Financial Crisis Hits Jersey Finance Industry Profits
Thursday, May 10, 2012
The Jersey government's latest statistical report shows a significant decline
in the profitability and size of the nation's financial services industry since
the start of the financial crisis, putting pressure on Jersey tax receipts. Recent
figures for 2011, however, show modest signs of improvements.
The Gross Value Added (GVA) of the financial services sector declined nominally
in 2011, accounting for 40.5% of the Jersey economy, against 41% in 2010.
Banking deposits have declined from a peak of GBP219.5bn (USD353bn) in 2007,
to GBP167.3bn in 2011, slightly higher than the GBP167.2bn recorded in 2010.
The total value of collective funds administered from Jersey grew between 2001
and 2008, reaching GBP239.9bn, but declined by almost a third in the year 2009
alone, to GBP163bn. This figure has since increased to GBP193.7bn in 2011. The
number of funds administered from Jersey has more than quadrupled over the last
The number of investment business clients declined by more than 1,000 between
September 2008 and September 2009. September 2011 reported an increase in the
number of clients of 200 (1%) compared with 2010. This increase was reflected
in the value of funds managed (up 1% on 2010). Meanwhile, the average asset
value per client has remained at a similar level to 2010.
Despite the challenging environment for many sectors, the report says Jersey
is becoming a key low-tax jurisdiction for corporate registrations, with 33,194 live
companies on the register as of September 30, 2011.
Despite slow improvements in the financial services sector as the global economy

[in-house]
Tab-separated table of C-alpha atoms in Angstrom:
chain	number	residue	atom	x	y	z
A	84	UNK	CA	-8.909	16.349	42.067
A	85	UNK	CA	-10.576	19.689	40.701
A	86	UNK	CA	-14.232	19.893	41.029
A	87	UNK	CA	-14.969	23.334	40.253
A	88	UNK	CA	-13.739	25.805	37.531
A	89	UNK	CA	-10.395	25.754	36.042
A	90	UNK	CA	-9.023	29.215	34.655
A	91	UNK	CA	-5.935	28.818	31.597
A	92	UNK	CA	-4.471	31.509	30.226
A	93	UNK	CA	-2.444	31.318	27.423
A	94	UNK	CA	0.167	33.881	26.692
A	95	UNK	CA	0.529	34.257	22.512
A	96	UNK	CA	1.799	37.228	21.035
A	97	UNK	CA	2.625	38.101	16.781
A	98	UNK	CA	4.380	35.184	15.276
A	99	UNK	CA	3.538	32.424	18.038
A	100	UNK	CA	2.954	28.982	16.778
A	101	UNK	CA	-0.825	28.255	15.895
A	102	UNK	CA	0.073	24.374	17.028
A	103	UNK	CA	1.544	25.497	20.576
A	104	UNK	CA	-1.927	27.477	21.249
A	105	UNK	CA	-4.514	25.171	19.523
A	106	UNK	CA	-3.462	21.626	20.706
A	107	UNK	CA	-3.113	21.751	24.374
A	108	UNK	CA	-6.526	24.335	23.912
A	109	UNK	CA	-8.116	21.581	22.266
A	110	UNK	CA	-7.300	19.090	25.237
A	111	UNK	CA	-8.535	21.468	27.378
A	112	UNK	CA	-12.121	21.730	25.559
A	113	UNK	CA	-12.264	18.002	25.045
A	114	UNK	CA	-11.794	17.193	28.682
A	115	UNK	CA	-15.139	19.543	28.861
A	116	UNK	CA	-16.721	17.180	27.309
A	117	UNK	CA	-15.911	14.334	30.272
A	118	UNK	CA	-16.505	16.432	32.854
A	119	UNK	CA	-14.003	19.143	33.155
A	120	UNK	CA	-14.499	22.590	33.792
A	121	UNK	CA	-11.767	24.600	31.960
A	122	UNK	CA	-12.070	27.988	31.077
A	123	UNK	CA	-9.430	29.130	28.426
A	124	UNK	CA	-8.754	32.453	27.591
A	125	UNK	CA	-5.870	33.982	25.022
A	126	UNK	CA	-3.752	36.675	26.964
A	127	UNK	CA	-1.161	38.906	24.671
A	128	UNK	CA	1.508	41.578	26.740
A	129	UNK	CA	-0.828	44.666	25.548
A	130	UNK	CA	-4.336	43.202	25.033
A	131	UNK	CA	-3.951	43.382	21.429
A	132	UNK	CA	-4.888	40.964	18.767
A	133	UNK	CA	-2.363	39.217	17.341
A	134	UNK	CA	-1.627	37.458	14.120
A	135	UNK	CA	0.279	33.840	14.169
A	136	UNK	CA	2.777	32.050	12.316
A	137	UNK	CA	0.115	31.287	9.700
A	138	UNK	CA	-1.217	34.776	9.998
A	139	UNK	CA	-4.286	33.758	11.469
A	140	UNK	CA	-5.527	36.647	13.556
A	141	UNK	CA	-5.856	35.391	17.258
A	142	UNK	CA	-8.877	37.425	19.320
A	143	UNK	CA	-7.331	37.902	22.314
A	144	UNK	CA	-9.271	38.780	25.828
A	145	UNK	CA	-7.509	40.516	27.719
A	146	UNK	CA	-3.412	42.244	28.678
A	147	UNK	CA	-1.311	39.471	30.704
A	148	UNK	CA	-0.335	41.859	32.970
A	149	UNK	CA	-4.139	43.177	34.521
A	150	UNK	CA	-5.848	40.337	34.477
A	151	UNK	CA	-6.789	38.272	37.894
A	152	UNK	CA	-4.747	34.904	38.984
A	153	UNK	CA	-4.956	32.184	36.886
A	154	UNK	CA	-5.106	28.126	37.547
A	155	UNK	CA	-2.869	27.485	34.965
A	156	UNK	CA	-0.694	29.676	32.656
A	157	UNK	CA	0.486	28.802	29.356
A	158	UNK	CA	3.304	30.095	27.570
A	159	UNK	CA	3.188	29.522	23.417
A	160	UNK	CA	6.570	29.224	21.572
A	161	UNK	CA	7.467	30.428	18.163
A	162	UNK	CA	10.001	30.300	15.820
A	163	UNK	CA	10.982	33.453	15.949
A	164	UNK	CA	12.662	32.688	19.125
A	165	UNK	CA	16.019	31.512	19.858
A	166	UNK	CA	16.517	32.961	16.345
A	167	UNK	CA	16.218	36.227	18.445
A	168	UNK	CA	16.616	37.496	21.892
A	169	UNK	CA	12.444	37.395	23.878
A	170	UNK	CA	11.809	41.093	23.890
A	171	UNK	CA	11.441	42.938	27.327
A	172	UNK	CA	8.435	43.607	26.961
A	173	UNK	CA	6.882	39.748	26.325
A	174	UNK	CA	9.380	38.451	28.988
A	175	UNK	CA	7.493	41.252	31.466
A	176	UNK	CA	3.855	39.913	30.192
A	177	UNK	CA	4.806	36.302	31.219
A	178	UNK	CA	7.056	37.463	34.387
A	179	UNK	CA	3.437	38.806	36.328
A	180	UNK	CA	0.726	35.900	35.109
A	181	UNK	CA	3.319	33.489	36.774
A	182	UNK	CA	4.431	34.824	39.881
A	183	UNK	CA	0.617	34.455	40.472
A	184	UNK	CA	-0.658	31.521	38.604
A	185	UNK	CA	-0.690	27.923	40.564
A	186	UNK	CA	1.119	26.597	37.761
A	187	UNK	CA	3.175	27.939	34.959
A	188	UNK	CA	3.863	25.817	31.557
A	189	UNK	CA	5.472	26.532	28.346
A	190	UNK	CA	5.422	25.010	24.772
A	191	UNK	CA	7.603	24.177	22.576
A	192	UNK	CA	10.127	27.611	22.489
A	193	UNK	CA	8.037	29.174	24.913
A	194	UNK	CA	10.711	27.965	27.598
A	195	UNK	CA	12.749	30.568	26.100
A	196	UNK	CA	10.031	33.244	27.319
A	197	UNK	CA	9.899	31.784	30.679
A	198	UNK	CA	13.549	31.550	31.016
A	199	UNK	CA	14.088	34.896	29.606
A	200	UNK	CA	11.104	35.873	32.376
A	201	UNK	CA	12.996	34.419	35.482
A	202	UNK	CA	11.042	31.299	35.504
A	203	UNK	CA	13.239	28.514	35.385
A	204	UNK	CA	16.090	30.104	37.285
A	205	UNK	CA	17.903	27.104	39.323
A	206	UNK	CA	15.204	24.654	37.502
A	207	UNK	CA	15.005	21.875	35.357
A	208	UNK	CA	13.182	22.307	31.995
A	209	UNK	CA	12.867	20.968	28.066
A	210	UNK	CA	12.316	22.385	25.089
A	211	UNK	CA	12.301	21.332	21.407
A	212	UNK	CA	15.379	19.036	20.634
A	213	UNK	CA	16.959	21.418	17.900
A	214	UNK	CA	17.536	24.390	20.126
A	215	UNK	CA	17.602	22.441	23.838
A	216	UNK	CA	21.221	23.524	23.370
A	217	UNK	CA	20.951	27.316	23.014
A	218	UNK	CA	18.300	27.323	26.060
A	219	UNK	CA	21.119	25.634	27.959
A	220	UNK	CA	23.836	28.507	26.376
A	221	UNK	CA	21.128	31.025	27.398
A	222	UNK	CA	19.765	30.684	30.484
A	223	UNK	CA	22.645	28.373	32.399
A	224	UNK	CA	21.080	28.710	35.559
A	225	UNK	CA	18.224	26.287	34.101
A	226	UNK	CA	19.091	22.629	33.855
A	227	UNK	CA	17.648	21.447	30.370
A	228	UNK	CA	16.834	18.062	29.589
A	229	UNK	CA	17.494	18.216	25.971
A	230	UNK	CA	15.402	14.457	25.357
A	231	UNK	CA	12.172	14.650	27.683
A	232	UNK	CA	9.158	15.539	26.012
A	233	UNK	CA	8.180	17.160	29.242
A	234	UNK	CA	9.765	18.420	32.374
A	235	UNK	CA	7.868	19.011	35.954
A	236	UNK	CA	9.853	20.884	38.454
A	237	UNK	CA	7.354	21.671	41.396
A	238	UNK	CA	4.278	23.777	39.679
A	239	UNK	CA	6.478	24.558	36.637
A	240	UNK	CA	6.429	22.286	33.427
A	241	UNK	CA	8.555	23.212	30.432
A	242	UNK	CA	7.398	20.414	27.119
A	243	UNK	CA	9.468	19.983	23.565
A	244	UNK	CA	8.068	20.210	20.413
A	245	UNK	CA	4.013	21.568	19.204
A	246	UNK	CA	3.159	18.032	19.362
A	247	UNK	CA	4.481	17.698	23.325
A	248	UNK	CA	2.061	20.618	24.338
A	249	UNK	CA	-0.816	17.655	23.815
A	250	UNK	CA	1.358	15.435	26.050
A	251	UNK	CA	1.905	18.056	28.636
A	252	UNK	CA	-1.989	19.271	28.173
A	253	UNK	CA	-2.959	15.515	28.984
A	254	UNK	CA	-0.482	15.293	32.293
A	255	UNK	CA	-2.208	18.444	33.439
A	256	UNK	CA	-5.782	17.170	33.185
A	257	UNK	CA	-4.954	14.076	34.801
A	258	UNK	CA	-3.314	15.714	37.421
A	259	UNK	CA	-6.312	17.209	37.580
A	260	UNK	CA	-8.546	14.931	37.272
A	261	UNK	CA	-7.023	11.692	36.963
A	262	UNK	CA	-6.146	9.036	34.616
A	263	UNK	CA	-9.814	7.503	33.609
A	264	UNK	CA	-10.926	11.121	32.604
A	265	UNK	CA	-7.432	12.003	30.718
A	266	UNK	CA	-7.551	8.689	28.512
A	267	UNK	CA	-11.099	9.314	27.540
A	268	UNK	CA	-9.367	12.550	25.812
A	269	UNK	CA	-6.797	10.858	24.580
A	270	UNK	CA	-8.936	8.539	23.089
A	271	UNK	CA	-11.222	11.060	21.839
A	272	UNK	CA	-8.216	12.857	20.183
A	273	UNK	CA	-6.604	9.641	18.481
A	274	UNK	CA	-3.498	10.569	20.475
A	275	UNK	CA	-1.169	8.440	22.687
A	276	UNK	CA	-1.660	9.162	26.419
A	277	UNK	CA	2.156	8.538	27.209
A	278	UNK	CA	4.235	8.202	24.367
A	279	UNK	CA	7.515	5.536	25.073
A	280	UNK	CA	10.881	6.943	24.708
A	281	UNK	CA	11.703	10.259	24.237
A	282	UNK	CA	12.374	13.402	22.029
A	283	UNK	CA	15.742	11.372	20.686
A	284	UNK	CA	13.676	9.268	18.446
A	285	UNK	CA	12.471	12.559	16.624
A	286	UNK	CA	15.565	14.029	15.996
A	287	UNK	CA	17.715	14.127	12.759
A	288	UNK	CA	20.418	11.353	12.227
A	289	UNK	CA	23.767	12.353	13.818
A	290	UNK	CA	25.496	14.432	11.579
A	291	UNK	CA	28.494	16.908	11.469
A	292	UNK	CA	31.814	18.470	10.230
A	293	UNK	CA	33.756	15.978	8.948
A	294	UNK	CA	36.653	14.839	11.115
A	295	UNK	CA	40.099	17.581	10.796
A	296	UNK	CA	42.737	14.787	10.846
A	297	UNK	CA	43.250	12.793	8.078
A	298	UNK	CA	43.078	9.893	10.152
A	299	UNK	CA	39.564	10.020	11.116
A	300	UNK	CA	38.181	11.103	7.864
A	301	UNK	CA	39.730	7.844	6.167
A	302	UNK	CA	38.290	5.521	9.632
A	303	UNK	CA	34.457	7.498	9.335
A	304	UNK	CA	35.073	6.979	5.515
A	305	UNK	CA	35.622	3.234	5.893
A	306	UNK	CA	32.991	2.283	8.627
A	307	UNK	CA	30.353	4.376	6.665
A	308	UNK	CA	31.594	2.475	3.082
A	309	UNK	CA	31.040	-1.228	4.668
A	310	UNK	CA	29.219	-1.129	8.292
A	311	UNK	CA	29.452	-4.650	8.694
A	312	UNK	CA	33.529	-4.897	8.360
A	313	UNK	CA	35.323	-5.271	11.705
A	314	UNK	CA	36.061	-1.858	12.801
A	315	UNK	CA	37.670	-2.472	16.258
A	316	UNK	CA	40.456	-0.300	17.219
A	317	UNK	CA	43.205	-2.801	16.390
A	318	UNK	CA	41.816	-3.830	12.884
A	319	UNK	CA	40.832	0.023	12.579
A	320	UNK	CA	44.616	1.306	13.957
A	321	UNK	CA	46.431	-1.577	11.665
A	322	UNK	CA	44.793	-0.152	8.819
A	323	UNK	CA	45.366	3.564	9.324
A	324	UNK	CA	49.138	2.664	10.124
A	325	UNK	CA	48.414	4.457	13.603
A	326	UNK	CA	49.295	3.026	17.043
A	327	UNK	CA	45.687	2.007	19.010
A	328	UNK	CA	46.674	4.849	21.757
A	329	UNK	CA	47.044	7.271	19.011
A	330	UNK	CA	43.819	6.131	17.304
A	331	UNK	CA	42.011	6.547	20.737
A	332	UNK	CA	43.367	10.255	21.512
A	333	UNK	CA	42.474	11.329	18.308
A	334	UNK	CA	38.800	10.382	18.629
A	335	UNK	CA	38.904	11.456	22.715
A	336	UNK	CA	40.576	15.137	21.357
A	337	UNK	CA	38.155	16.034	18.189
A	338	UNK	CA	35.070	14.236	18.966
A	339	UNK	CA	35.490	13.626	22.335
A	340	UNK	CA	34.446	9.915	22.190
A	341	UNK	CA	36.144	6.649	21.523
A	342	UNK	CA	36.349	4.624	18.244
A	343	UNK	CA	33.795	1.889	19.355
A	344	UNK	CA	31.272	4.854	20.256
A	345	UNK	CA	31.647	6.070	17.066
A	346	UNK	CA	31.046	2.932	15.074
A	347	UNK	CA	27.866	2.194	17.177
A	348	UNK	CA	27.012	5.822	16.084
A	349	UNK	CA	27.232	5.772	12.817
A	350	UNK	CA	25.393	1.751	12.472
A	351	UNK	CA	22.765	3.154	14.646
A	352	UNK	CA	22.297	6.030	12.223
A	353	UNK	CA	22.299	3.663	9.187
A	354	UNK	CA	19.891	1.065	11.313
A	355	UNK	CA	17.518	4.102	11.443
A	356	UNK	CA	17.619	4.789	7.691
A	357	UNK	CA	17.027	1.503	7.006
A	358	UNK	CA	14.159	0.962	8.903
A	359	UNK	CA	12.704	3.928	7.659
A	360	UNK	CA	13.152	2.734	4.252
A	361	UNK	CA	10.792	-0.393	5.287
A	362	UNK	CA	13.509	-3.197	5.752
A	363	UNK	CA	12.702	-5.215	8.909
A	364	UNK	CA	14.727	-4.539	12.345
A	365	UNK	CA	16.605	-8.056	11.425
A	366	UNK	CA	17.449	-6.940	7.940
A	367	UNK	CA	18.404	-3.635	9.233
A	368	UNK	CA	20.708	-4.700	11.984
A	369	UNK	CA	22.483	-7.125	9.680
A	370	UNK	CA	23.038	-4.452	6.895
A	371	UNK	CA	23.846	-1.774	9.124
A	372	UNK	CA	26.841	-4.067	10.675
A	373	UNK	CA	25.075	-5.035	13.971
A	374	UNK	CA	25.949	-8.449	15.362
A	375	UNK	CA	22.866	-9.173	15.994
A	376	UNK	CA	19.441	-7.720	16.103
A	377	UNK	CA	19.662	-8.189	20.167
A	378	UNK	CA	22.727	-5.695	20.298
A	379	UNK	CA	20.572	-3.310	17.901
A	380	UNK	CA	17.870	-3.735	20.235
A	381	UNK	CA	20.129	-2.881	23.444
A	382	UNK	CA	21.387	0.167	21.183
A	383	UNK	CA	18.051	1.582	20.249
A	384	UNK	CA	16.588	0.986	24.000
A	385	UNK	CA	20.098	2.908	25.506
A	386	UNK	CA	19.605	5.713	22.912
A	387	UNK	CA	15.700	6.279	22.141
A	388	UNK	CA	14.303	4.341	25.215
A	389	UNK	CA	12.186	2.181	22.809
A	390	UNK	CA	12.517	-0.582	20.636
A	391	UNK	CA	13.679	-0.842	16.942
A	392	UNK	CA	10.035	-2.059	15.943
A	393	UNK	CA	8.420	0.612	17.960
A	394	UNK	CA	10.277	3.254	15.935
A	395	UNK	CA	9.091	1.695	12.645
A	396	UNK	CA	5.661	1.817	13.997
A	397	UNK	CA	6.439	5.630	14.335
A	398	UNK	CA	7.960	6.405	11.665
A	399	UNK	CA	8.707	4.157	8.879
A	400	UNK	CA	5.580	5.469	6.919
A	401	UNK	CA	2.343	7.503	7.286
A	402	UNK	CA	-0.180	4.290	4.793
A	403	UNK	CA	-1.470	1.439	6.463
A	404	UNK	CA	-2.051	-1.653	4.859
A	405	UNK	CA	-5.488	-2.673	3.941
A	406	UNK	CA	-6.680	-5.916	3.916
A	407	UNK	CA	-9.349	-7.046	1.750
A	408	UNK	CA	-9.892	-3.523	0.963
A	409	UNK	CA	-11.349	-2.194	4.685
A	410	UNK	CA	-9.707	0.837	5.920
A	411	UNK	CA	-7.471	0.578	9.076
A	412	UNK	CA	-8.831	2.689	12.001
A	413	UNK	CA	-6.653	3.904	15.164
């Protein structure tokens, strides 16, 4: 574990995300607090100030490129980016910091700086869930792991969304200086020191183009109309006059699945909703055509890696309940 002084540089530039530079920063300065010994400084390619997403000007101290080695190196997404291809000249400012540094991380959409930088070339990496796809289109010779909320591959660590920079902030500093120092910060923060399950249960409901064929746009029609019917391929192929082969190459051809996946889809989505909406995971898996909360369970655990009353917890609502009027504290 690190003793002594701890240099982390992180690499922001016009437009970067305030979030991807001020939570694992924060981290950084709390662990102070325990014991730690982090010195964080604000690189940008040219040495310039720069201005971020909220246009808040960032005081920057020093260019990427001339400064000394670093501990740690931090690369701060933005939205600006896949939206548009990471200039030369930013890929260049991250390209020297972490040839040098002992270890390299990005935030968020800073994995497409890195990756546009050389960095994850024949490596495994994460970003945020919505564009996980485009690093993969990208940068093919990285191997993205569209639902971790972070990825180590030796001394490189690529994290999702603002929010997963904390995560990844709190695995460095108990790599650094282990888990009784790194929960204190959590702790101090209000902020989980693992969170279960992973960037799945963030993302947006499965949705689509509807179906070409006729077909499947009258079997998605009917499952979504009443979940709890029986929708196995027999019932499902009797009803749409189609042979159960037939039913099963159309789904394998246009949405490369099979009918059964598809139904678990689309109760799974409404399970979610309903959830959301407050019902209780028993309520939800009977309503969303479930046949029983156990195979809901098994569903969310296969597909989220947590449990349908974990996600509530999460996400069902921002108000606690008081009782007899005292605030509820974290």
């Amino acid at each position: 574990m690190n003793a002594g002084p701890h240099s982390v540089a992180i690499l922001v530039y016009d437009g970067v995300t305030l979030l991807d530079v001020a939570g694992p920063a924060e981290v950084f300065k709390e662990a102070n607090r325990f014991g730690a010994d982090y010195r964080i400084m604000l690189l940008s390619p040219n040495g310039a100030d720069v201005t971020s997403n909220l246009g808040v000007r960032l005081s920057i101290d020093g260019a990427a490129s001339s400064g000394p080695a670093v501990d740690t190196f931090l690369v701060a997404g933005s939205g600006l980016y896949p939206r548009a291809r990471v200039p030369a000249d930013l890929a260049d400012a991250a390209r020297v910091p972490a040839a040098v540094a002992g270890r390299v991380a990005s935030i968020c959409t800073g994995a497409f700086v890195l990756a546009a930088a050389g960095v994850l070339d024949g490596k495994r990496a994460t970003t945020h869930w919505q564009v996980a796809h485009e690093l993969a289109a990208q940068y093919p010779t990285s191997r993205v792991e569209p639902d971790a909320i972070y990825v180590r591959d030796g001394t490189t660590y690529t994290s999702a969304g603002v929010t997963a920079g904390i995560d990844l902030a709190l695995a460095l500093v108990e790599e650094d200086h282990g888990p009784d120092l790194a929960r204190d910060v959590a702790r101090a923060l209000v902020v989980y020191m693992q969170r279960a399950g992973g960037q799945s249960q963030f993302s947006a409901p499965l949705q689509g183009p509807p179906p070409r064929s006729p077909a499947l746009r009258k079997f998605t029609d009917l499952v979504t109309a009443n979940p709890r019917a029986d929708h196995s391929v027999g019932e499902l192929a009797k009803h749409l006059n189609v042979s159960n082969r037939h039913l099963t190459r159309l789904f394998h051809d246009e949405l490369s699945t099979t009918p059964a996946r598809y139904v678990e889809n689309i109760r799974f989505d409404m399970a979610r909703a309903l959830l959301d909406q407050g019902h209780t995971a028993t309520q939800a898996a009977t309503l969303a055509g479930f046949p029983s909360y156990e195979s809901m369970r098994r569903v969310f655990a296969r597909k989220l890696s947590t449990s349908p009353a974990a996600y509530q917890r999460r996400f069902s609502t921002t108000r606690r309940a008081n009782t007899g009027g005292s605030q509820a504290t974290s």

recovers, the total net profit (on which Jersey tax is levied) of Jersey's financial
services sector in 2010 was estimated to be GBP605m. This total represents a
fall of a quarter (25%) compared with 2009, which itself had seen a fall of
almost a half (-47%) compared with 2008. Thus, the total net profit of Jersey’s
finance industry, has fallen by 60% in the two years to 2010, and consequently
affected the sector's contribution to the government's coffers.
Profits in the banking sub-sector fell by almost a third (-32%) in 2010 to
GBP350m. Three-fifths (60%) of companies engaged in banking activities recorded
a fall in profits on an annual basis. Over the two-year-period since 2008, banking
profits have declined by 70%.
Profits recorded by the fund management sub-sector fell by about a fifth (-20%)
to GBP70m in 2010. The trust and company administration and accountancy subsectors
recorded similar declines in profit, each down by 19% on an annual basis.
Although the decline in profits recorded by fund management reflects the volatile
nature of global markets in recent years, it is the first time in eight years
that the trust and company administration sub-sector has reported a fall in
annual profits. Estimated profits for trust and company administration (excluding
legal activities) declined to GBP117m in 2010, with more than two-fifths (42%)
of such companies reporting a reduction in profits compared with 2009. This
sub-sector had previously experienced ongoing growth in profits each year since
The legal sub-sector was the only area to report growth in profits in 2010.
Annual net profits for this sub-sector were estimated to have risen by more
than a third (34%) compared with 2009, to approximately GBP50m.
Profit per employee across the finance sector in 2010 was GBP51,000 per full-time
employee, a fall of a quarter (25%) on 2009, reflecting the large decrease seen
in total profits in 2010.
Taxes in Jersey comprise 69% from income taxes, 11% from Goods and Services
Tax (GST), 4% from stamp duty, 9% from impots duty, and 7% from other taxes
and income. Total income tax revenue in 2010 was GBP394m, GBP114m less than
in 2009. The share of contributed by GST revenues is expected to almost double
by 2012 with the increase in the headline rate from 3% to 5%.